Thank you. Below are two more quotes, adding to the historical context, and giving a perspective around the era the footage was taken.
'Thus unexpectedly reprieved on her north-western frontier, China within two years faced another threat, this time in the south. France had established her influence in Vietnam by restoring the Nguyen dynasty in 1802. IndoChina was then brought under French control by a series of treaties. The Annamese, who normally were by no means disposed to interpret their position of tributary to China in any but a cultural sense, now requested assistance from Beijing. Chinese irregulars, the "Black Flags", were already operating against the French, and in 1883 China sent regular troops. Yixin and Li Hongzhang believed that China was not as yet sufficienlty strong to oppose the French, but the recent defeat of the French by Prussia had encouraged a group of young hawks who had formed the "Purist" party. The hawks also had a more serious argument, that France would not be content simply to conquer a non-chinese tributary state but would use that conquest as a spring board to penetrate China via Yunnan and Guangdong. When a further French expedition was sent to Vietnam it was met by a Chinese army. The Chinese were defeated and forced to negotiate. On 11 May 1884 the French secured Chinese recognition of all French treaties with Annam. The Purists protested this, and when they were offered command against the French they enthusiastically accepted the challenge. Their enthusiasm was short-lived. The French sank China's southern squadron, destroyed Fuzhou naval yard, blockaded Taiwan and intercepted the grain tribute. A Chinese victory on land restored China's self-respect but did nothing to check the devastating operations of the French navy; so in spite of victory in battle China was forced once again to a humiliating peace, and to the loss of her inlfuence in IndoChina.'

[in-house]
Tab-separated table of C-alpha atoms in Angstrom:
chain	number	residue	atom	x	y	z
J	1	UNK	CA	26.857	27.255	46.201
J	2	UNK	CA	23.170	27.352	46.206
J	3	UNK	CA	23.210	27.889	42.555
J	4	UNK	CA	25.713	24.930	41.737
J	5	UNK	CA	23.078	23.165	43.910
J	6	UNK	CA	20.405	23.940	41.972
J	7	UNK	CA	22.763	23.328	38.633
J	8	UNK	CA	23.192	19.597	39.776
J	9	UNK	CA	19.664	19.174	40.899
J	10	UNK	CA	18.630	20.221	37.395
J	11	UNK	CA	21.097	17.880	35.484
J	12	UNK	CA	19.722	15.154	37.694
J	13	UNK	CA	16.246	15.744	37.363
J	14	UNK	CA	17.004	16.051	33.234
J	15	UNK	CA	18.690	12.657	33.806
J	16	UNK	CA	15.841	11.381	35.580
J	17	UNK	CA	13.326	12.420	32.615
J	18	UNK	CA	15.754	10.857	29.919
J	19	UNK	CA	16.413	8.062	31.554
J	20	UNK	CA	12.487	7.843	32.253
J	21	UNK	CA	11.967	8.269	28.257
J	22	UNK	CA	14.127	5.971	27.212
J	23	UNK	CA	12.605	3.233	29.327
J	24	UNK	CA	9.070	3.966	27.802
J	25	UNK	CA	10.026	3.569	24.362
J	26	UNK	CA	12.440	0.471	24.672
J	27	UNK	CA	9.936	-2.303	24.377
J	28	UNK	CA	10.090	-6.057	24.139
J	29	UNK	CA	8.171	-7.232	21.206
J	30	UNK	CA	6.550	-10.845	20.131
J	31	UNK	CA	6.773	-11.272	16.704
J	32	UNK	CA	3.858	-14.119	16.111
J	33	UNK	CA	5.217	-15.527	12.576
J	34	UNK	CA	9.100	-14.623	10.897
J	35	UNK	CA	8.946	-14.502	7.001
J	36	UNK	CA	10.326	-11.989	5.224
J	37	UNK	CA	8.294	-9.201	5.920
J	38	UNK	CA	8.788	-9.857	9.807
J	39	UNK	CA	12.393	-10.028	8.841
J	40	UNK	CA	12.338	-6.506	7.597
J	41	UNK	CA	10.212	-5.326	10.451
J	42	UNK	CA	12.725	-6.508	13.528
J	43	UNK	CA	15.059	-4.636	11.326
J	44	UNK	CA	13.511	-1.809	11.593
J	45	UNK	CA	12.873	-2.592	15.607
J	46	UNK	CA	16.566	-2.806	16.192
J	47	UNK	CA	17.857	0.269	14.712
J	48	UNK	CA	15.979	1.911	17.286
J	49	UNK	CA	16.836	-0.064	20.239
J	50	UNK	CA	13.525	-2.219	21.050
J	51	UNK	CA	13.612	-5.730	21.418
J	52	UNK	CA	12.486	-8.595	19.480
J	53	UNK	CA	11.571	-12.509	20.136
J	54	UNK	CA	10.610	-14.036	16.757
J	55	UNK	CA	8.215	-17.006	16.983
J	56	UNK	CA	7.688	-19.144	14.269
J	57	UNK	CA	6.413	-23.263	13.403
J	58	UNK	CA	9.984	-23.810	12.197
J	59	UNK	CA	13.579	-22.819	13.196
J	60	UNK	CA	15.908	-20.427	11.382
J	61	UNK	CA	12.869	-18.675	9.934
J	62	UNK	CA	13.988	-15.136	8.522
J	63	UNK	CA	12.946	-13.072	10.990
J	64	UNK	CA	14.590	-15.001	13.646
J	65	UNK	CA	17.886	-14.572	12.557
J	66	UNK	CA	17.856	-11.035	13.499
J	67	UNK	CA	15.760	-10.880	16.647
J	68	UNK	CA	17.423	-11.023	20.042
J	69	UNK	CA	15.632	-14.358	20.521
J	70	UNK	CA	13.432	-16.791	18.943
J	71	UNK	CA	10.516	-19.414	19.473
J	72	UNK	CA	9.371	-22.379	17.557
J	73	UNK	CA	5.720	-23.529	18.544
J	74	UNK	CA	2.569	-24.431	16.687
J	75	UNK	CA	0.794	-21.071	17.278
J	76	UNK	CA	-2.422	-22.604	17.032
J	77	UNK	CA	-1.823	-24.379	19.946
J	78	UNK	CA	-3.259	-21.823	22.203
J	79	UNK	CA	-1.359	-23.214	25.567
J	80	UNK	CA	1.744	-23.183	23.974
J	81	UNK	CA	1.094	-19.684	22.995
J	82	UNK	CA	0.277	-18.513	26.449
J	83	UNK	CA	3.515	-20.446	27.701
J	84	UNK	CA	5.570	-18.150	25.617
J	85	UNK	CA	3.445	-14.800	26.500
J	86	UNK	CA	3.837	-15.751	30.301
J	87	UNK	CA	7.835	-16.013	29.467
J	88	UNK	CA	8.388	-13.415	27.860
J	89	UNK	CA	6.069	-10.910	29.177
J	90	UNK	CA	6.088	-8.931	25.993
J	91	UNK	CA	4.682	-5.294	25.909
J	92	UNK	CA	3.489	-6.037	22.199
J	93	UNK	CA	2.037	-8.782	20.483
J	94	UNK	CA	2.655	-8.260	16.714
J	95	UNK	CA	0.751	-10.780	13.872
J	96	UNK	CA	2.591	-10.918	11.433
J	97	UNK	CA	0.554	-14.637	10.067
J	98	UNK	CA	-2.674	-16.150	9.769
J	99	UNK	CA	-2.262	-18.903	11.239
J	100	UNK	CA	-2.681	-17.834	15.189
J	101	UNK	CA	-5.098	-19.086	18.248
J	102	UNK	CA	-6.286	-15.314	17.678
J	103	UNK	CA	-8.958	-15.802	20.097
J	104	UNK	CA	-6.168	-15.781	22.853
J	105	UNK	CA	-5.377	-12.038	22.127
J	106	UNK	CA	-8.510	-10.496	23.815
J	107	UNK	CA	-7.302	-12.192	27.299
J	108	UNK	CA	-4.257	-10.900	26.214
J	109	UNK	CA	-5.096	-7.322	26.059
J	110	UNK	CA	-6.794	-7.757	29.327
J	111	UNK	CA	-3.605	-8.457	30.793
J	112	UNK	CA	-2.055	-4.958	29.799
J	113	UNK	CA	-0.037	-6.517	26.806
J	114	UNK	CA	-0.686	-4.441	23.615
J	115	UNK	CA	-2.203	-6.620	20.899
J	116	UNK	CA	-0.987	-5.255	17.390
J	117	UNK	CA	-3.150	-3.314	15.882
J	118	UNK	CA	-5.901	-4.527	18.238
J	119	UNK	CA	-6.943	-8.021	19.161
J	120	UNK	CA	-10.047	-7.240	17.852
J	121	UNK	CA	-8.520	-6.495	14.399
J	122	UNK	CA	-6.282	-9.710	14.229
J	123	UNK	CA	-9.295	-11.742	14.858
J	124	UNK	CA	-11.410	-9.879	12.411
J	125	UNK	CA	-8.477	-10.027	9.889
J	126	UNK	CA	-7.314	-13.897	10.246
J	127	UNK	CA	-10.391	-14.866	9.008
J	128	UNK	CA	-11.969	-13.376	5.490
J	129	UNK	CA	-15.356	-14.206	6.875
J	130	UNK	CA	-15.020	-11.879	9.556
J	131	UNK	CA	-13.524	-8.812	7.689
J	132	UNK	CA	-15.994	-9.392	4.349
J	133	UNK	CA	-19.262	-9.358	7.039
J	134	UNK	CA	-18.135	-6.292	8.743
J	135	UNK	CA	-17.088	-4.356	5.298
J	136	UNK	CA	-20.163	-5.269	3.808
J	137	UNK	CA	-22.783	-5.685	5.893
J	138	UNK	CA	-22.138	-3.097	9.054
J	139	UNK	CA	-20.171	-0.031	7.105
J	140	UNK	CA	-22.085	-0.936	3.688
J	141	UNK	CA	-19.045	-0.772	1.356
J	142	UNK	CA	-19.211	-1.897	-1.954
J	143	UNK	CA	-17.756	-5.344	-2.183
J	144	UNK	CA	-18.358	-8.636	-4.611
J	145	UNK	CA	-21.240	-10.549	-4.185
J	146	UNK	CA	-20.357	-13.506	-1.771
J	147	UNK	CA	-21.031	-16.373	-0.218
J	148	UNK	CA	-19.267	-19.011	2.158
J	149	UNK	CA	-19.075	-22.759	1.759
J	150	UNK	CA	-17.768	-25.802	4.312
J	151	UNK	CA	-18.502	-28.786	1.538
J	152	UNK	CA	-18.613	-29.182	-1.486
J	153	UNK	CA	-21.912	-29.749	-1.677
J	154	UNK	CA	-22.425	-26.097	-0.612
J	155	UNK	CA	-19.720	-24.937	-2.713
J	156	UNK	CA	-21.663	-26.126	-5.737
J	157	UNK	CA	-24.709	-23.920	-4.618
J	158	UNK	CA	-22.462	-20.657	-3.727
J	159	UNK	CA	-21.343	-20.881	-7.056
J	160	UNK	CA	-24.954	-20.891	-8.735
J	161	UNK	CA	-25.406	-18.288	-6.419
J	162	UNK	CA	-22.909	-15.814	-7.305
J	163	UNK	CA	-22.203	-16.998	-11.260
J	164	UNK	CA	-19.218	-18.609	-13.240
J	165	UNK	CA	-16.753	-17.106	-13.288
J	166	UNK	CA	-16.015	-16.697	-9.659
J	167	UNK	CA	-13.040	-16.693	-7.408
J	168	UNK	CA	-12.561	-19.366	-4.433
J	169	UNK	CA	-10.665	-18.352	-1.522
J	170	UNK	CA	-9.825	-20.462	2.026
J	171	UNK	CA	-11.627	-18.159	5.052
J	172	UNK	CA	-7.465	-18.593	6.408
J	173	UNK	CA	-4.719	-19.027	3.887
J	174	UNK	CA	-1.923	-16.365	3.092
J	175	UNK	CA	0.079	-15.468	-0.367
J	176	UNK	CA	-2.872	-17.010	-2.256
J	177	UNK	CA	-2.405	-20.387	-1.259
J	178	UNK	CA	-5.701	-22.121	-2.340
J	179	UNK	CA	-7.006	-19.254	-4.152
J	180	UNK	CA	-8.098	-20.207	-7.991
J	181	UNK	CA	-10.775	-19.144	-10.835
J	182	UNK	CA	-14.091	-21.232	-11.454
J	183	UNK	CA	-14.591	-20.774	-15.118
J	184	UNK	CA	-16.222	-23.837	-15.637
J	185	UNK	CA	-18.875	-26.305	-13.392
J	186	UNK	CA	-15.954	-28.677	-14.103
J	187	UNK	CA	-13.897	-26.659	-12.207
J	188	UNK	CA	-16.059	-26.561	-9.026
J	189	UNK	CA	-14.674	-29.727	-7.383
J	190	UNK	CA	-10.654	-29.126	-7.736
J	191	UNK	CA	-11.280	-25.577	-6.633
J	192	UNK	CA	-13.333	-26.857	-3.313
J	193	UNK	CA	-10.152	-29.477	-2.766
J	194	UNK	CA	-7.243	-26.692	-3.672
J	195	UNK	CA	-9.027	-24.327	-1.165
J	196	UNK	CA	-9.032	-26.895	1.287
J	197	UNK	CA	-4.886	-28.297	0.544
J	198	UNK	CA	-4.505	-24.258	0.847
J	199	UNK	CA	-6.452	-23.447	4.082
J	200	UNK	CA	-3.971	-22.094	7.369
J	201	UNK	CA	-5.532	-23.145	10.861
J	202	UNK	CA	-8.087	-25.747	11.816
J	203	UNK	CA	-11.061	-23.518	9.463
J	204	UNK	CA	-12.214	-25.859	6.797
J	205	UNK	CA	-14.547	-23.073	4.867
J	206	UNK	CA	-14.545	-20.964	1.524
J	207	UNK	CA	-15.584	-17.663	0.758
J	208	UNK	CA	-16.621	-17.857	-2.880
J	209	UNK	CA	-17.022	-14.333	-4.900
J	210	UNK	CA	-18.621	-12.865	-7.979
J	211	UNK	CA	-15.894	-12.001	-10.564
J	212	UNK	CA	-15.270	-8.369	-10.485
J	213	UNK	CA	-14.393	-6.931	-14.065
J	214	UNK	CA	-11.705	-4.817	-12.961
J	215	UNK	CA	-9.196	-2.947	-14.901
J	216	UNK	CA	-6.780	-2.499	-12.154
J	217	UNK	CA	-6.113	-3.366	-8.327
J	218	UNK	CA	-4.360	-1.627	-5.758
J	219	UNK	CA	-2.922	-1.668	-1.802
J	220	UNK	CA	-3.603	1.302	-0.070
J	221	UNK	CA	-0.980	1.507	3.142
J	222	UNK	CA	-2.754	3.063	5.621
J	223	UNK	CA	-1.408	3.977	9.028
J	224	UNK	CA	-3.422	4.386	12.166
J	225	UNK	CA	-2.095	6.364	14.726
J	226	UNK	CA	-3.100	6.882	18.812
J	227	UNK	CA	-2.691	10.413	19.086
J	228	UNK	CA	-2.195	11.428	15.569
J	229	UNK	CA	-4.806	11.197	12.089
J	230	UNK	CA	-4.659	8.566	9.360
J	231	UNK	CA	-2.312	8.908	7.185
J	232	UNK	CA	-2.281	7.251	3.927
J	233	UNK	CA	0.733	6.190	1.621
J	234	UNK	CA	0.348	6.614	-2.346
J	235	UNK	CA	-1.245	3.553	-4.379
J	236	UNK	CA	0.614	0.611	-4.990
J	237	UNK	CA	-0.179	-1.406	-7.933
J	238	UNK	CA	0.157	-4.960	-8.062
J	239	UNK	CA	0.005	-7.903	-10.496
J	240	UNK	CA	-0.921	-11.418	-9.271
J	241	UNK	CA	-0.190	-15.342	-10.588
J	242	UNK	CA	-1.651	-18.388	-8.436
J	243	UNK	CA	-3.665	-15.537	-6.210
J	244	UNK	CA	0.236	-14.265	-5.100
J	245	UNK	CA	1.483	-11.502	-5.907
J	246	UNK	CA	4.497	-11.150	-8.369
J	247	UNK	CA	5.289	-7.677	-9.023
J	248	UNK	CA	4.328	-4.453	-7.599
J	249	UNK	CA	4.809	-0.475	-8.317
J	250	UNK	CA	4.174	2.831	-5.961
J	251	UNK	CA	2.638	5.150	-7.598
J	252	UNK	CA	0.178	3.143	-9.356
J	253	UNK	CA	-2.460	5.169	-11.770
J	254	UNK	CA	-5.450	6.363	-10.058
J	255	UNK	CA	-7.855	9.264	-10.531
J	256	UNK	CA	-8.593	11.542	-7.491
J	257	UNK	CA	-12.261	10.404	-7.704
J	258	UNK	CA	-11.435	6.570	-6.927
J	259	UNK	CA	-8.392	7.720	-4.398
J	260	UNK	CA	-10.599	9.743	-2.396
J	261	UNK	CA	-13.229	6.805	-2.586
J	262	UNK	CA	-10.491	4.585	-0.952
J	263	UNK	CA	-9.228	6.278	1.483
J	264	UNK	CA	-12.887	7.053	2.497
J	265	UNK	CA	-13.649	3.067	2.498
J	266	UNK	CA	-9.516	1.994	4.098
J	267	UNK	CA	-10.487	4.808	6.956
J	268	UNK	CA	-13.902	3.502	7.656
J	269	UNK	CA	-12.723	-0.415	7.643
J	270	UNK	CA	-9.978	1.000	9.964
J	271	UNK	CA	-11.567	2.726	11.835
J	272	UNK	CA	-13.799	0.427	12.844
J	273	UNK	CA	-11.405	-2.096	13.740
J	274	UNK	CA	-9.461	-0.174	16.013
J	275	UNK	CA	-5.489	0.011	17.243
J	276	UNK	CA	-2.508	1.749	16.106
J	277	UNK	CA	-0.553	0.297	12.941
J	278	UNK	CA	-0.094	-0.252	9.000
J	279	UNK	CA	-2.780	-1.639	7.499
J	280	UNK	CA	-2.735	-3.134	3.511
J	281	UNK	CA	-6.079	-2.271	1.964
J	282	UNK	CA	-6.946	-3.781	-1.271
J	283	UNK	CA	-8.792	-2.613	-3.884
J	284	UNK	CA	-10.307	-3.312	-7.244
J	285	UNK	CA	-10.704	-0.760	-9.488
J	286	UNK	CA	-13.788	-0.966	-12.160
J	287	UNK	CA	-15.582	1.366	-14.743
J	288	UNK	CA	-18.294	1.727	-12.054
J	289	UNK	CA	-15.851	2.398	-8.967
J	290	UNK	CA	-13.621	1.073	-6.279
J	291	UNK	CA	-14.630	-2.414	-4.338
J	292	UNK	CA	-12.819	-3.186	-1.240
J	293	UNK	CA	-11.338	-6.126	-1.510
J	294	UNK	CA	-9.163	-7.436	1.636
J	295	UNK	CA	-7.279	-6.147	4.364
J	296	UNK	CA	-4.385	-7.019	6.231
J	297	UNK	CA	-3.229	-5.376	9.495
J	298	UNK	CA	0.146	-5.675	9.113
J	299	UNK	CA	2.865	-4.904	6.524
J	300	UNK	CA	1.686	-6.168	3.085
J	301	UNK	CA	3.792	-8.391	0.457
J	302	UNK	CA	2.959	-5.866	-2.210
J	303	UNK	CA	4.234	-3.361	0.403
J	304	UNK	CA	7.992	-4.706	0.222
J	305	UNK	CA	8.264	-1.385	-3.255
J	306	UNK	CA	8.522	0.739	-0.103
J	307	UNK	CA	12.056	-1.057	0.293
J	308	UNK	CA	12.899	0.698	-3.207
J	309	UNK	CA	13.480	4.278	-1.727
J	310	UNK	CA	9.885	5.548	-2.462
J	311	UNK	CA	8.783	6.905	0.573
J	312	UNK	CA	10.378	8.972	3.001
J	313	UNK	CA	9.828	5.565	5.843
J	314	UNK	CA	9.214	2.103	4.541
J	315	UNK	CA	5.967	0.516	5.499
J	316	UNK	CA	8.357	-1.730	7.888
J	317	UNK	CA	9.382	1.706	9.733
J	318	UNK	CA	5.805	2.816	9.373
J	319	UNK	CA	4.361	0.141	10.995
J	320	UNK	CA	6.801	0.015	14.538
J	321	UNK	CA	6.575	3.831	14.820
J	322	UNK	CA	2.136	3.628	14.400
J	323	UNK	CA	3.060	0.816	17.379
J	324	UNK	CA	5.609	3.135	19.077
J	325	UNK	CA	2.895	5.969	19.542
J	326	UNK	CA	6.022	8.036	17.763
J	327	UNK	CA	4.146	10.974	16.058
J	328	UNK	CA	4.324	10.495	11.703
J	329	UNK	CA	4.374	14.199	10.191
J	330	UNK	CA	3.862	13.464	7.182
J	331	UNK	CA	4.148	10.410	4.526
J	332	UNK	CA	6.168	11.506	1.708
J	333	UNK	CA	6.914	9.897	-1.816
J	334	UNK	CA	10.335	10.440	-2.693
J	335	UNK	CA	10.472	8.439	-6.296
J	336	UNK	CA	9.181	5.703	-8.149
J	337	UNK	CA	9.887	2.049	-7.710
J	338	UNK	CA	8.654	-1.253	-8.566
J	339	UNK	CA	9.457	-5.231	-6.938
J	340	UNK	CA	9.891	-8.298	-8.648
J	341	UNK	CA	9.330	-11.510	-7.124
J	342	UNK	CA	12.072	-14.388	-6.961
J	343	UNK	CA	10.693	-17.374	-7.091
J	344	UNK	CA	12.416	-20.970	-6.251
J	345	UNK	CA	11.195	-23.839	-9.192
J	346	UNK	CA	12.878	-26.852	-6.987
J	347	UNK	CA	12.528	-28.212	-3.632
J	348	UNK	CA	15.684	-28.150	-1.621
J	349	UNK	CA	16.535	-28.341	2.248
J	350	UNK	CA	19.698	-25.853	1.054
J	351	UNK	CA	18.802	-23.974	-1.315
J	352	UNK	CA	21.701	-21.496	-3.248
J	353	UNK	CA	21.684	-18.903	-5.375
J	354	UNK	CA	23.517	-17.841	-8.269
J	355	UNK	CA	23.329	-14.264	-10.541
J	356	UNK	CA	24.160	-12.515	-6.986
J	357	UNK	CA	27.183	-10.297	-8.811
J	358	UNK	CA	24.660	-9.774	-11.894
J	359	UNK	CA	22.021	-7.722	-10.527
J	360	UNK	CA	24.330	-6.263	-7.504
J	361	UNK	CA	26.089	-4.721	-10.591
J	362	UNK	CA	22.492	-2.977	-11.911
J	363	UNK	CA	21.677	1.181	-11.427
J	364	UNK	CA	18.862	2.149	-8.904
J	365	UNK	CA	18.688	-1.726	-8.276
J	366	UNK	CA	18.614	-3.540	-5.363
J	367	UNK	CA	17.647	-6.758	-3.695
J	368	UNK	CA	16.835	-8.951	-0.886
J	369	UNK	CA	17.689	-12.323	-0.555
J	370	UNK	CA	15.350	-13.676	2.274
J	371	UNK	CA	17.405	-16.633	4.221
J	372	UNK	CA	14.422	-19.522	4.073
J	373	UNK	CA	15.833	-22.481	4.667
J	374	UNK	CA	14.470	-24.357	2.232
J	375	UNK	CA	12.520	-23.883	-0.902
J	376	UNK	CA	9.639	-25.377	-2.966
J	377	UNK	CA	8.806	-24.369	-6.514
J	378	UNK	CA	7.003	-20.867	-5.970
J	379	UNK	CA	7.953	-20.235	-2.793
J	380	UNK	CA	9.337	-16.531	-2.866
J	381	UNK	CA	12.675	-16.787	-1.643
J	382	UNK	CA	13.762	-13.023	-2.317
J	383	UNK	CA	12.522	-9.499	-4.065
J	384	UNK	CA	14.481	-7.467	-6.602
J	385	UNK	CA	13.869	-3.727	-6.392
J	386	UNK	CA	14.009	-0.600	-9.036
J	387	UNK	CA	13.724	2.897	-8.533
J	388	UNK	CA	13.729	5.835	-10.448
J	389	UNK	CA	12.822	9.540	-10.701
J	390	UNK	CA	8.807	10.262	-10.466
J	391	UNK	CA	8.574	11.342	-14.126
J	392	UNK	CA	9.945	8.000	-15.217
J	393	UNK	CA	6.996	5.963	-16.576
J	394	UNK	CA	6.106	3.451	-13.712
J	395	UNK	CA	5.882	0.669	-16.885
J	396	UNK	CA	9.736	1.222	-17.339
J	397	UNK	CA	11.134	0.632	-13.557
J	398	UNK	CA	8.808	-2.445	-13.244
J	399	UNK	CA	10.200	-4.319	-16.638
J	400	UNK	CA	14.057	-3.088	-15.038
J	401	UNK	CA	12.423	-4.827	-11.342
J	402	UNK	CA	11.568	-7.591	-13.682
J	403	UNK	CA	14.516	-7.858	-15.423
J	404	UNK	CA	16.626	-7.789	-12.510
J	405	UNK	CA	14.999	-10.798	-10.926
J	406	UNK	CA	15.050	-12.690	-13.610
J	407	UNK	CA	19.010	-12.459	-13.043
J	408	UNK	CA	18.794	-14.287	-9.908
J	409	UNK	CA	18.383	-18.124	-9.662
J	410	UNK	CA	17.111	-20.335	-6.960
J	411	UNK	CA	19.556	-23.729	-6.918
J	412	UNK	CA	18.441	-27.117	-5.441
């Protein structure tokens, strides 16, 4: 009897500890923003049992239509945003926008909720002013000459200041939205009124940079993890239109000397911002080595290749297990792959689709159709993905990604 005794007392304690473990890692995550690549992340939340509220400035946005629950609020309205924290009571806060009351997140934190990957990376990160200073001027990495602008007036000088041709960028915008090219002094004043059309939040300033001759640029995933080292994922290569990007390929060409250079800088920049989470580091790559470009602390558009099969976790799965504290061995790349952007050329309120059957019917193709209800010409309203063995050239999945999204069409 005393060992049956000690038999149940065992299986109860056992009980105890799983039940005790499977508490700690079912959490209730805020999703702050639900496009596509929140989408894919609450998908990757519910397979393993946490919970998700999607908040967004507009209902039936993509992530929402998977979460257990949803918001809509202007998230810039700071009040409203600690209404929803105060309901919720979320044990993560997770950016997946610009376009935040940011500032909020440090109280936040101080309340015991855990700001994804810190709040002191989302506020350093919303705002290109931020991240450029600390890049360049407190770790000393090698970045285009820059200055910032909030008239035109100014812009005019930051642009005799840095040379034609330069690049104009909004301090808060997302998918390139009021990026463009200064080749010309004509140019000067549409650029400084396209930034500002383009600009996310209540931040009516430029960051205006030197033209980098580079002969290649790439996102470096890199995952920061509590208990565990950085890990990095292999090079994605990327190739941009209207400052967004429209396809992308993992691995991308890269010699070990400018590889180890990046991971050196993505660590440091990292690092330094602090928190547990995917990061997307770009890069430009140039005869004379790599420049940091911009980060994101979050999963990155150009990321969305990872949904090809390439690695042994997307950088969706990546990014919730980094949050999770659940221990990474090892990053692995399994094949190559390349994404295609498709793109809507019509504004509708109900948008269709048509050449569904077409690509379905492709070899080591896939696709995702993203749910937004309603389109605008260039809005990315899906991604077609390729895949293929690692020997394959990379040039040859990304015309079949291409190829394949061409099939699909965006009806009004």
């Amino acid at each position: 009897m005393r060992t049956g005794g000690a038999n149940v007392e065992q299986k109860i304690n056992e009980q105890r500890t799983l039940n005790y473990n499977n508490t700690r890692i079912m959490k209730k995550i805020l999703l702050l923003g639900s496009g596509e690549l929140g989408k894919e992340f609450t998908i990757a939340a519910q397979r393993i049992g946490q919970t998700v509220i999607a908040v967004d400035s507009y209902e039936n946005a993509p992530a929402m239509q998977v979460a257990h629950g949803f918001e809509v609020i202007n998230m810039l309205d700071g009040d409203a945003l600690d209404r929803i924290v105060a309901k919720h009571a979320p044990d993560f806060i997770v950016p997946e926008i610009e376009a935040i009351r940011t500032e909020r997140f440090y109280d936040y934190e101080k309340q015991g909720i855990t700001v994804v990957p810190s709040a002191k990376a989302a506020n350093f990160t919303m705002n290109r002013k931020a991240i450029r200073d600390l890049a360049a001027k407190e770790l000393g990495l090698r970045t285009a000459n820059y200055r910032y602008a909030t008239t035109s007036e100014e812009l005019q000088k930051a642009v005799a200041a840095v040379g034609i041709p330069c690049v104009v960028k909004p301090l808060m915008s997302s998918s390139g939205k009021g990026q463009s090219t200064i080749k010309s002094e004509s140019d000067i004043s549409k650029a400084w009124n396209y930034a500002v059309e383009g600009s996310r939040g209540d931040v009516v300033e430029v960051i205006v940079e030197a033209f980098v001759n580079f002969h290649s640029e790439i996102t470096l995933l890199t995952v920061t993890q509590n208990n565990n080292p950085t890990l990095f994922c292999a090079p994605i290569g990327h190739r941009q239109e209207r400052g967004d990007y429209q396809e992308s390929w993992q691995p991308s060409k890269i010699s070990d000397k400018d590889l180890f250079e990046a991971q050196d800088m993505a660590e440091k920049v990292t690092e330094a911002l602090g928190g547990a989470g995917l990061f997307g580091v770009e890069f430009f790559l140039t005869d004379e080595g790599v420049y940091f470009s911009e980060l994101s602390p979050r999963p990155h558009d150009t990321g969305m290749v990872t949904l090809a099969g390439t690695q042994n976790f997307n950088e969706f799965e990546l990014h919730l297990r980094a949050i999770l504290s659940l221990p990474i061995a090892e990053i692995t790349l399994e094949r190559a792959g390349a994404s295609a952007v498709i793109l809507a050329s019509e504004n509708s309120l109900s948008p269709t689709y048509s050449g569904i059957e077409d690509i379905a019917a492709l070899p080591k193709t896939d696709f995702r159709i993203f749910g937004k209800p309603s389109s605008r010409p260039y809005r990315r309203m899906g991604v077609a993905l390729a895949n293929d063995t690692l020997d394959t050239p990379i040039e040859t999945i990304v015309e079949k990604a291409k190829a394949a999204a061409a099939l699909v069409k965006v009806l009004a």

(Rebellions and Revolutions: By Jack Gray - Page 118-119)
This shows the background to the mistrust that the Vietnamese often held the Chinese within. The Chinese signing the treaties with the French, was viewed by the Vietnamese as a betrayal. Eventually, the Japanese successfully invaded Vietnam - and Ho Chi Minh, along with the Viet Minh forces, bravely fought the Japanese as an ally of the West. Armed by America and Britain, Ho was promised an independent Vietnam, if they, the Vietnamese people, fought Japan - an enemy of the West.